Winning Over the Women Employees

A majority of Kenyans nowadays prefer tele-commuting  or seek out flexible schedules. PHOTO | COURTESY
A majority of Kenyans nowadays prefer tele-commuting or seek out flexible schedules. PHOTO | COURTESY 

Sammy Onyango, Deloitte’s outgoing chief executive, says employees stay long hours in the office just to earn overtime.

‘‘To encourage employees to come and work, Deloitte did away with logging in. Let people come in whatever time they are coming in and leave whatever time they are leaving,’’ he says. Interestingly, after introducing flexi-time at Deloitte, productivity increased.

‘‘The flexi-time also had another ripple effect. It made us retain a number of women professionals. I used to see very bright women working hard but when they got married they would come and ask for flexible hours and if there was nothing within the firm, they would resign,’’ he adds. Regular 9-to-5 roles are gradually being edged out by flexi-hours and remote working positions in this era of digital nomads, and it looks like the future will offer more opportunities that let you work when and where you want.

Mr Onyango remembers one female employee who had complicated pregnancies.

‘‘The doctor had indicated that it was the heavy working environment that was causing the miscarriages,’’ he says.

‘‘I told her ‘you don’t have to come to the office, work from your house or in an environment where you are much more comfortable. Pregnant mothers can come in by 10am and leave at 2pm or they don’t have to come to the office.’’

Weekly calls

A majority of Kenyans nowadays prefer tele-commuting or seek out flexible schedules.

“Remote working has been great for us so far,” says Josiane Faubert, the founder of PICHAstock, a digital marketplace for stock images of Africa.

Communication is key when you have employees working away from the office, particularly if time-zones are different.

She adds, “Depending on the employee’s role, we have weekly calls to check in as well as weekly and monthly reporting sessions.”

This relaxed work-life is especially common with millennials who continue to leave steady, well-paying traditional jobs to set up their own online-based businesses that are conducive for a nomadic lifestyle.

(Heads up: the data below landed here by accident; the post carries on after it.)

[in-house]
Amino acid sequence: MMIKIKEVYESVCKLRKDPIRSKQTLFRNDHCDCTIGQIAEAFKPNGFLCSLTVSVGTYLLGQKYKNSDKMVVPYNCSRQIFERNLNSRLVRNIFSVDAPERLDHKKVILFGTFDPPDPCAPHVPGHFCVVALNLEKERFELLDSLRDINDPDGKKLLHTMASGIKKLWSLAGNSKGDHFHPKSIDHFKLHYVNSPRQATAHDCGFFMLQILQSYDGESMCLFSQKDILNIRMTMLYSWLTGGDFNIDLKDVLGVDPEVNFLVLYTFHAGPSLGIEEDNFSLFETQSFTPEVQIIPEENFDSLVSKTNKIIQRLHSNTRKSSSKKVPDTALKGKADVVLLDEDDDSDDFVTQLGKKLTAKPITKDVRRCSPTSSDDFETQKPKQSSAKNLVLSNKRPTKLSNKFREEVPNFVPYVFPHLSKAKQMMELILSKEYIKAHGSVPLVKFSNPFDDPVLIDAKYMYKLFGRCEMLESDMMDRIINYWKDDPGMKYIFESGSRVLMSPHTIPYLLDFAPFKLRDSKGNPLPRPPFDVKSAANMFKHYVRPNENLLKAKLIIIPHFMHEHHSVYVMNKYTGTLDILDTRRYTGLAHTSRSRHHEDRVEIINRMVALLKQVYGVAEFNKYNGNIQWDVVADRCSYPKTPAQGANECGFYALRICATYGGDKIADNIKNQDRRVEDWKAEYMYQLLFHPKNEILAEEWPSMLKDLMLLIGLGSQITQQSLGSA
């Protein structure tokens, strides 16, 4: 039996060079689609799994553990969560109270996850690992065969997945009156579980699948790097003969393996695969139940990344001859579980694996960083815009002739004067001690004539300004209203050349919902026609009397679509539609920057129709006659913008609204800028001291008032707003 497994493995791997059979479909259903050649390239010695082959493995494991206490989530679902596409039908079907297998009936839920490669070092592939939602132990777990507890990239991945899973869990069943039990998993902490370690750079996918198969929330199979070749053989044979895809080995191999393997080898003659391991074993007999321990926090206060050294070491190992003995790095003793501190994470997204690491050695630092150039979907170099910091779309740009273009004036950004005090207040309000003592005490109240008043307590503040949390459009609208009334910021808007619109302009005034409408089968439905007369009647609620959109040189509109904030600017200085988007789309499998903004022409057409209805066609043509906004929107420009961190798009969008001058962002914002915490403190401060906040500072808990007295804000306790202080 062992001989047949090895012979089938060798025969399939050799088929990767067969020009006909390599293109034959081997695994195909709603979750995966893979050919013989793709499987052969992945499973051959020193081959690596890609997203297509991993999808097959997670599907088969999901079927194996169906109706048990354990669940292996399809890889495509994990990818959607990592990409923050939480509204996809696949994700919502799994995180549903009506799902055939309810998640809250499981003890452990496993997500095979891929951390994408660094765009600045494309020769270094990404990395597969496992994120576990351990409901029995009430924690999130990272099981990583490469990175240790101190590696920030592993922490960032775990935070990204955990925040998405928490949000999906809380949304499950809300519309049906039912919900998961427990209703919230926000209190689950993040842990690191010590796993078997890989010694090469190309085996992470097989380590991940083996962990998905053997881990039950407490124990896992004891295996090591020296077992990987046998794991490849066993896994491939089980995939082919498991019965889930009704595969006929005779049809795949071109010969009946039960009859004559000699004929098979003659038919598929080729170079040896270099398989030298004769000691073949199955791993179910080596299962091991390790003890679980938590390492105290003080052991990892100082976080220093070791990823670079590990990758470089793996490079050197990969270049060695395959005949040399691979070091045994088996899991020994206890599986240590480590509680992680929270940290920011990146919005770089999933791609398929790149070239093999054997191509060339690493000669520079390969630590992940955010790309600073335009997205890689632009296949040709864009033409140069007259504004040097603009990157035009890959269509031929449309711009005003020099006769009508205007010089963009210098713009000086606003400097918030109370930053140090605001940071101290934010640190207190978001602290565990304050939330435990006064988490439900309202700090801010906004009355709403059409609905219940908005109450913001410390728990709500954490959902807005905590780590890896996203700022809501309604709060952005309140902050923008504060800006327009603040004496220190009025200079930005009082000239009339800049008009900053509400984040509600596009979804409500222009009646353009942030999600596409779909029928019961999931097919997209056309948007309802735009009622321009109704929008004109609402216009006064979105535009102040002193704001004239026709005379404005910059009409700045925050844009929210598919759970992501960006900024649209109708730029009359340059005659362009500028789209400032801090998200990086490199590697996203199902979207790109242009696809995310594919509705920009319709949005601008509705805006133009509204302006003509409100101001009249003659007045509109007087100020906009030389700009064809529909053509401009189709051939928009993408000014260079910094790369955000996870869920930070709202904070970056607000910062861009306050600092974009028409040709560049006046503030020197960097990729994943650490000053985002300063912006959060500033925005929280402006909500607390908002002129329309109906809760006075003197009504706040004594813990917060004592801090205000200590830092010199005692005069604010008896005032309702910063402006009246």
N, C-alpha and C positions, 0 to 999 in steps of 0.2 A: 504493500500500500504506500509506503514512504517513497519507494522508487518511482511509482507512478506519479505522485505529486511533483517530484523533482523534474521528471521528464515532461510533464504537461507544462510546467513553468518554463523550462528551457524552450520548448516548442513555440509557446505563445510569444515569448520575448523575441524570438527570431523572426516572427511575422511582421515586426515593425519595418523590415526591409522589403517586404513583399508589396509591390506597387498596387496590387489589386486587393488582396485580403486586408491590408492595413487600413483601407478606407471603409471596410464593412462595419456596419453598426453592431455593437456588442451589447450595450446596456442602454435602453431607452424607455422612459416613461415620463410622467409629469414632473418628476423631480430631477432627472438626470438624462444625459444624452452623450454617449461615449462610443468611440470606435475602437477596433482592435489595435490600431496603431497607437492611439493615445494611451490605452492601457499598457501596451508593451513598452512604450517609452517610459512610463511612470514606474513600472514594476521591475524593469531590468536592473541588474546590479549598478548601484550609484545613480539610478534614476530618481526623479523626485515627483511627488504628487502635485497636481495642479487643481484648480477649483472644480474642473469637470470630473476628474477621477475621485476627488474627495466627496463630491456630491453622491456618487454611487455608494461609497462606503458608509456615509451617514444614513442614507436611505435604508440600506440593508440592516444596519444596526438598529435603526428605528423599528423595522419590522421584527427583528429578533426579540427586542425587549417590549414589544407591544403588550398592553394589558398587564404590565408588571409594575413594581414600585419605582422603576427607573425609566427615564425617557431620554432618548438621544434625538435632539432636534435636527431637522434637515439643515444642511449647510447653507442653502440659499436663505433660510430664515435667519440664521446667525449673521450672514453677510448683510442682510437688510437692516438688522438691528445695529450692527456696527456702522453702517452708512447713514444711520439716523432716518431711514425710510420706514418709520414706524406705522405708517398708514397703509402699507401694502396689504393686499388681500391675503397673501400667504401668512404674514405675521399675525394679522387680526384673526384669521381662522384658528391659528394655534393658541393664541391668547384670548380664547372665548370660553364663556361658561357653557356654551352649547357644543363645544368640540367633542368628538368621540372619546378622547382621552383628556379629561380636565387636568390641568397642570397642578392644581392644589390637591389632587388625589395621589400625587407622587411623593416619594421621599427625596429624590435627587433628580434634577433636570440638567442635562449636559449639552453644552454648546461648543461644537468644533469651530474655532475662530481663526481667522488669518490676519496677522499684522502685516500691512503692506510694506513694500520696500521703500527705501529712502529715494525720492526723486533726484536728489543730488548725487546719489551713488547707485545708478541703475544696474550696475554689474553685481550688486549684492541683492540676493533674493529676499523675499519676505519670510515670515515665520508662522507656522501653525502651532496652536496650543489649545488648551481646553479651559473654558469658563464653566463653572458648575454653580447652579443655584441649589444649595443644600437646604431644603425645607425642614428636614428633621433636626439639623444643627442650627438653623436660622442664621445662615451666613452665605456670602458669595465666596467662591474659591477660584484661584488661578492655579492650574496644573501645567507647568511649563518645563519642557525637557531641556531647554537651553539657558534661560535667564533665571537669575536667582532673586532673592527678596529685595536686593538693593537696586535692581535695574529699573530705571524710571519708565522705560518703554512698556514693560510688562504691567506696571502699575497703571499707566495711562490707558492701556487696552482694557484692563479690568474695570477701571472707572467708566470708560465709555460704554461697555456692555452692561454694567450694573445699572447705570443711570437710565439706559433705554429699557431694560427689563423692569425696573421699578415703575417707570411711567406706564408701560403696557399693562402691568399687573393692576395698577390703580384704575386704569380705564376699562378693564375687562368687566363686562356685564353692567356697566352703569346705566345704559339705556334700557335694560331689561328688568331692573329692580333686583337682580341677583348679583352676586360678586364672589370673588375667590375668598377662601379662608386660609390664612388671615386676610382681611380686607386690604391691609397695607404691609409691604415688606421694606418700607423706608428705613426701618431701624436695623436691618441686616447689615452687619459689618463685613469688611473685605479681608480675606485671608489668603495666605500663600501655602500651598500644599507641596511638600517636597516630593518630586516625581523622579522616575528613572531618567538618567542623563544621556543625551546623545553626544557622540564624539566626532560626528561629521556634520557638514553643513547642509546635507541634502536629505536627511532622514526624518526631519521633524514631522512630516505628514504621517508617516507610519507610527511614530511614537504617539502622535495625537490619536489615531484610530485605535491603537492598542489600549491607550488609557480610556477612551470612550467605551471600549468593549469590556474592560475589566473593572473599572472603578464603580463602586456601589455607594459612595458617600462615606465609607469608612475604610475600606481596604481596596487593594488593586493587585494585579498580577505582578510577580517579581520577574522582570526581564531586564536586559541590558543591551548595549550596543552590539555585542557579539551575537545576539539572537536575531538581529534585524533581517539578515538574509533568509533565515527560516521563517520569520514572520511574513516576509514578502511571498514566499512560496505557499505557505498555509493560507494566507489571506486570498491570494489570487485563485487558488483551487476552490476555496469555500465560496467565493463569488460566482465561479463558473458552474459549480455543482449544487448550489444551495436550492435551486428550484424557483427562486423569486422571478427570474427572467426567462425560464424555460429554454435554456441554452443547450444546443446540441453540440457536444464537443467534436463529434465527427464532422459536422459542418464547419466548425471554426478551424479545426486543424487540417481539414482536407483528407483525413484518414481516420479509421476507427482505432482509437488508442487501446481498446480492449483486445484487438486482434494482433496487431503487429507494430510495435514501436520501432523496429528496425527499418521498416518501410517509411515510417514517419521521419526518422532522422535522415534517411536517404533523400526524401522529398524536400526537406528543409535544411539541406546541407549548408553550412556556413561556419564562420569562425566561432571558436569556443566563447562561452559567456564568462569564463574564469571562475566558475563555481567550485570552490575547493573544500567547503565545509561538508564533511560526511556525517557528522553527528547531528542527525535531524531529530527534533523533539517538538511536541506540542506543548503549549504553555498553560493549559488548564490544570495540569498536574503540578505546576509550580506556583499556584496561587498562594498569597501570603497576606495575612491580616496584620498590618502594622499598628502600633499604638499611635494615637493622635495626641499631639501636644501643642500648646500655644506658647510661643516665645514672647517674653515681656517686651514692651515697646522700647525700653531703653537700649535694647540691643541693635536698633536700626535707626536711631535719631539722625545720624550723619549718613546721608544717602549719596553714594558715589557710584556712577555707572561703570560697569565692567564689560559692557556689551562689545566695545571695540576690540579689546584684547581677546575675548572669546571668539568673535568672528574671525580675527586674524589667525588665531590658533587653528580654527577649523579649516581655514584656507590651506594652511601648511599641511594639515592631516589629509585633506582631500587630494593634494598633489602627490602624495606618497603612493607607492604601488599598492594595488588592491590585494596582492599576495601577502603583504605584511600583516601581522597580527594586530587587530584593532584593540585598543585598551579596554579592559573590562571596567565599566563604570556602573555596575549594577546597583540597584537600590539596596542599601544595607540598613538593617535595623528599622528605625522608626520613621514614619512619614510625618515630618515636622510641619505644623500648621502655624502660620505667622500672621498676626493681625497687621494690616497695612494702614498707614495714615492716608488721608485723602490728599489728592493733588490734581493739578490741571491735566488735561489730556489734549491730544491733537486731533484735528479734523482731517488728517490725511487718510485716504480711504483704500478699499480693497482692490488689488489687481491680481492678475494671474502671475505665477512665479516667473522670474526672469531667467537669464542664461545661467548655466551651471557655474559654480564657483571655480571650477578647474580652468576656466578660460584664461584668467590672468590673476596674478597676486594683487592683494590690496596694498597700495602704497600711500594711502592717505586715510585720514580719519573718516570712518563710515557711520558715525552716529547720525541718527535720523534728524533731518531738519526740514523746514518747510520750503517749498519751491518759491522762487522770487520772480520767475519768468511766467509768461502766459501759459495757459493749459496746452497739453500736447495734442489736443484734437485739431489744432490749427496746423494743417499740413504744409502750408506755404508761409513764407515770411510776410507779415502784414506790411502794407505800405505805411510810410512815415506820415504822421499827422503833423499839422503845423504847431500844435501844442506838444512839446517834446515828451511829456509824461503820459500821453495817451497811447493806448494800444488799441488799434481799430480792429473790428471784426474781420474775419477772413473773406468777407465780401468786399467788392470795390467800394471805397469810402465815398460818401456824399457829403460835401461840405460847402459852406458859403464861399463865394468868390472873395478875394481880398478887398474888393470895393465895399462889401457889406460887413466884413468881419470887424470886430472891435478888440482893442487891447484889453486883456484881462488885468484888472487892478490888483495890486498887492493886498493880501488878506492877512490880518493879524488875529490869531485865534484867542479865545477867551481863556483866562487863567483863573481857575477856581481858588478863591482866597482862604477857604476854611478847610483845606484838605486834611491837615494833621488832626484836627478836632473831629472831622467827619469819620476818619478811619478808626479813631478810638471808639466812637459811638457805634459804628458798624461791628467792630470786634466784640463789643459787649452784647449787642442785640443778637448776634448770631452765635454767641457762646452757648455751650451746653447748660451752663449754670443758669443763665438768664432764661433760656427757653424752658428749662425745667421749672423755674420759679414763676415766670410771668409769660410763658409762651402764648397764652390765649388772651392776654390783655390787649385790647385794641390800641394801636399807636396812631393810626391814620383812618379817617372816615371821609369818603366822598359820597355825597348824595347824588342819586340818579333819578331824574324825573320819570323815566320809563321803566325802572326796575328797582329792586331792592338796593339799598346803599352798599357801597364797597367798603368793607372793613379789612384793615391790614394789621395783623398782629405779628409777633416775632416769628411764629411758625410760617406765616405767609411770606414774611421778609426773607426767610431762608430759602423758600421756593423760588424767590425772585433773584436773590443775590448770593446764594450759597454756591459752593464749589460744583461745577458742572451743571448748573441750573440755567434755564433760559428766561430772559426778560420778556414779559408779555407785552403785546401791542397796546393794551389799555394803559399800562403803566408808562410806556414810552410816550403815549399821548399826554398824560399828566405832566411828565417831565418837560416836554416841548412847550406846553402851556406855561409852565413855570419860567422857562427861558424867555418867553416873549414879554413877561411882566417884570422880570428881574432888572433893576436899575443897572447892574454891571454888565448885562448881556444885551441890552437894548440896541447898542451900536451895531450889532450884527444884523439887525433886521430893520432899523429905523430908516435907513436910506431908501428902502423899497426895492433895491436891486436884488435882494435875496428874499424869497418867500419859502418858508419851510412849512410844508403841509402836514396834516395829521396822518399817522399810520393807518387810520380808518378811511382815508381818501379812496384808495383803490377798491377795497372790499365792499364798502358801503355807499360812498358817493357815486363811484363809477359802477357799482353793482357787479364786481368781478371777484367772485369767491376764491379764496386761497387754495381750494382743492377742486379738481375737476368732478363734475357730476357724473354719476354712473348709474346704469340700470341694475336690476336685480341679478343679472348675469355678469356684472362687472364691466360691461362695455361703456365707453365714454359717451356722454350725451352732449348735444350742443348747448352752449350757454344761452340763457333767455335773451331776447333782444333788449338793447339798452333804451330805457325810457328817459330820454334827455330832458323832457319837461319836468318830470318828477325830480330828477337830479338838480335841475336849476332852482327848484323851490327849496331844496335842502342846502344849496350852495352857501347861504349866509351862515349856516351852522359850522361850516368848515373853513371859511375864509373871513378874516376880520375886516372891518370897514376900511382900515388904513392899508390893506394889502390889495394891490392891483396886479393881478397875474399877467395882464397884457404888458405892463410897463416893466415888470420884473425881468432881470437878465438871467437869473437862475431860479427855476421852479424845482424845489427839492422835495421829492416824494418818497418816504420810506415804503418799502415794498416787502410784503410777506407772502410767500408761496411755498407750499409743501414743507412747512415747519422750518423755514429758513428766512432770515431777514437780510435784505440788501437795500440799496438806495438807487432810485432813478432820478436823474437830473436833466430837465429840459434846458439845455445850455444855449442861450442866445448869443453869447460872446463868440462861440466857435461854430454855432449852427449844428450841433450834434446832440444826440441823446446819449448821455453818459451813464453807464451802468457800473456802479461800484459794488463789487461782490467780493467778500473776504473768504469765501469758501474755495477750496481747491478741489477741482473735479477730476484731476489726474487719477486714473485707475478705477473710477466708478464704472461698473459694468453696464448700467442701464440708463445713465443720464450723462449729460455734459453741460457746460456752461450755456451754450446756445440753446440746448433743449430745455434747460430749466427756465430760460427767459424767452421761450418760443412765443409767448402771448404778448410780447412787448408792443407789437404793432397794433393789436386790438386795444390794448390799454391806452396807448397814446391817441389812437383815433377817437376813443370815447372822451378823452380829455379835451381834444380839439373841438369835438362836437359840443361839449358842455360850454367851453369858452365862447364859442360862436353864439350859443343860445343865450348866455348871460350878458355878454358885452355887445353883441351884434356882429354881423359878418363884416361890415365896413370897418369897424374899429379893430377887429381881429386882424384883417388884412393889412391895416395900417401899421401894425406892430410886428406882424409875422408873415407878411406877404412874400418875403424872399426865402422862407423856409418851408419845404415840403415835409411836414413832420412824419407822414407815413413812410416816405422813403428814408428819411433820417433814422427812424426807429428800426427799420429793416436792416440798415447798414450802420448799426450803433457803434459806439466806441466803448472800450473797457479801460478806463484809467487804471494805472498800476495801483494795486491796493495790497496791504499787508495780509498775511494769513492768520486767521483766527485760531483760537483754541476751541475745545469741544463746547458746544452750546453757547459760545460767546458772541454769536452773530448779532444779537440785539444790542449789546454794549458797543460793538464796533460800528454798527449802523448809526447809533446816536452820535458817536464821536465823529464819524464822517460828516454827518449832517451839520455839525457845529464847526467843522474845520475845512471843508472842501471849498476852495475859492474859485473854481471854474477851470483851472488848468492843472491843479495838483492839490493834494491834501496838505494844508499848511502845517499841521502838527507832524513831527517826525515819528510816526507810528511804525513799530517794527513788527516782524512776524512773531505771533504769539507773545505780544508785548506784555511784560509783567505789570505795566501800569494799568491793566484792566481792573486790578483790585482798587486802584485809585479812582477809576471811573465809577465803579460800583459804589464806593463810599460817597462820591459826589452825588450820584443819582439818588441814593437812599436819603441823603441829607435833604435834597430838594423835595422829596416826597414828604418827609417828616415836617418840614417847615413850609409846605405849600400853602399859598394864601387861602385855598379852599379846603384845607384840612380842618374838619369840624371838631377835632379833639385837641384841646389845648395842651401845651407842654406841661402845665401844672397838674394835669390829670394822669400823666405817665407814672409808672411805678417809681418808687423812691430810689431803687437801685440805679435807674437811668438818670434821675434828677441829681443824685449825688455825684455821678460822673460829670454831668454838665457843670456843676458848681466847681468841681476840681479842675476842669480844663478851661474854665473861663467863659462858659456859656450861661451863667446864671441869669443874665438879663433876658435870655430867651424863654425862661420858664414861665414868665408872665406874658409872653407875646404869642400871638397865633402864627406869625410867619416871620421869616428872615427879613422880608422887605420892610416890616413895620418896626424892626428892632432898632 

“I used to work a 9 to 5 office job in Bangkok but quickly figured that spending my day in the office was not for me at all,” says Chris Schalk, who worked as head of digital content marketing at HotelQuickly.

His employer eventually allowed him to work from wherever he wanted, shuttling between Bangkok and Taipei with the occasional side trip to Malaysia and Kenya.

“Since I specialise in digital marketing, all my work is done online and I really just need a stable Internet connection to do my job.”
Employees in 9-to-5 jobs are sometimes overworked, stressed and struggle to create a healthy work-life balance.
For Chris, however, being able to work remotely seems to be a solution. “I am very transparent with my clients and try to manage their expectations as much as possible. For instance, now that I am in India and frequently on the move, I tell them that work will go on but it might take a day or two before I get back to them. As long as I get the job done and deliver everything on time, they are fine with it. While travelling, I usually take it very slow: half a day sightseeing, half a day working. It takes some discipline, but the rewards are worth it.”
Sabrina Dorman, CEO at Zumi, however says that while they started out being open to flexible schedules, they have settled into a 9-to-5 system.
“Initially, the benefit of remote working was for the flexibility it allowed both the business and the consultants we worked with. We were getting to know them and they were getting to know us. Finding the right staff is a bit like dating. Once we recognised top performers, we brought them fully into the team and they no longer worked remotely,” she says.